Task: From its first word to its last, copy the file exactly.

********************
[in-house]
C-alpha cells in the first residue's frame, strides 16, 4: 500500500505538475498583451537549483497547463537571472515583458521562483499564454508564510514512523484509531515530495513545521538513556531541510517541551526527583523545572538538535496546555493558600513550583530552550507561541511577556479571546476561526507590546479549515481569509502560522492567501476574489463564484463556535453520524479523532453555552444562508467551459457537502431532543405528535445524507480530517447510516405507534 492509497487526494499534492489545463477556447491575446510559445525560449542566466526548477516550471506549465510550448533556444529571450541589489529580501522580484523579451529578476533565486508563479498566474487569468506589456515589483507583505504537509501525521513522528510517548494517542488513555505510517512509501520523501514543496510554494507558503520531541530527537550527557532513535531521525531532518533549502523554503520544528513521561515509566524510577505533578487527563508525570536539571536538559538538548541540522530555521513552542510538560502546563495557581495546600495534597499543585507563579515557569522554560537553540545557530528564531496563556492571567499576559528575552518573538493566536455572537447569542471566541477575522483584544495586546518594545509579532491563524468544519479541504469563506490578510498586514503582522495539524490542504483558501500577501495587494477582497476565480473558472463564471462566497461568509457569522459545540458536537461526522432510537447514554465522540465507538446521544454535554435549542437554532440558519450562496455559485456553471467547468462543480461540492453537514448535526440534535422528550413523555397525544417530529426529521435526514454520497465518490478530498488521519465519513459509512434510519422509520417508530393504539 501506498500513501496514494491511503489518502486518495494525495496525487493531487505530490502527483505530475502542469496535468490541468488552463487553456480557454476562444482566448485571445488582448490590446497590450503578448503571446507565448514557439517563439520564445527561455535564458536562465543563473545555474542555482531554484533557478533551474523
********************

[in-house]
C-alpha cells in the first residue's frame, strides 16, 4: 500500500505538475498583451537549483497547463537571472515583458521562483499564454508564510514512523484509531515530495513545521538513556531541510517541551526527583523545572538538535496546555493558600513550583530552550507561541511577556479571546476561526507590546479549515481569509502560522492567501476574489463564484463556535453520524479523532453555552444562508467551459457537502431532543405528535445524507480530517447510516405507534 492509497487526494499534492489545463477556447491575446510559445525560449542566466526548477516550471506549465510550448533556444529571450541589489529580501522580484523579451529578476533565486508563479498566474487569468506589456515589483507583505504537509501525521513522528510517548494517542488513555505510517512509501520523501514543496510554494507558503520531541530527537550527557532513535531521525531532518533549502523554503520544528513521561515509566524510577505533578487527563508525570536539571536538559538538548541540522530555521513552542510538560502546563495557581495546600495534597499543585507563579515557569522554560537553540545557530528564531496563556492571567499576559528575552518573538493566536455572537447569542471566541477575522483584544495586546518594545509579532491563524468544519479541504469563506490578510498586514503582522495539524490542504483558501500577501495587494477582497476565480473558472463564471462566497461568509457569522459545540458536537461526522432510537447514554465522540465507538446521544454535554435549542437554532440558519450562496455559485456553471467547468462543480461540492453537514448535526440534535422528550413523555397525544417530529426529521435526514454520497465518490478530498488521519465519513459509512434510519422509520417508530393504539 501506498500513501496514494491511503489518502486518495494525495496525487493531487505530490502527483505530475502542469496535468490541468488552463487553456480557454476562444482566448485571445488582448490590446497590450503578448503571446507565448514557439517563439520564445527561455535564458536562465543563473545555474542555482531554484533557478533551474523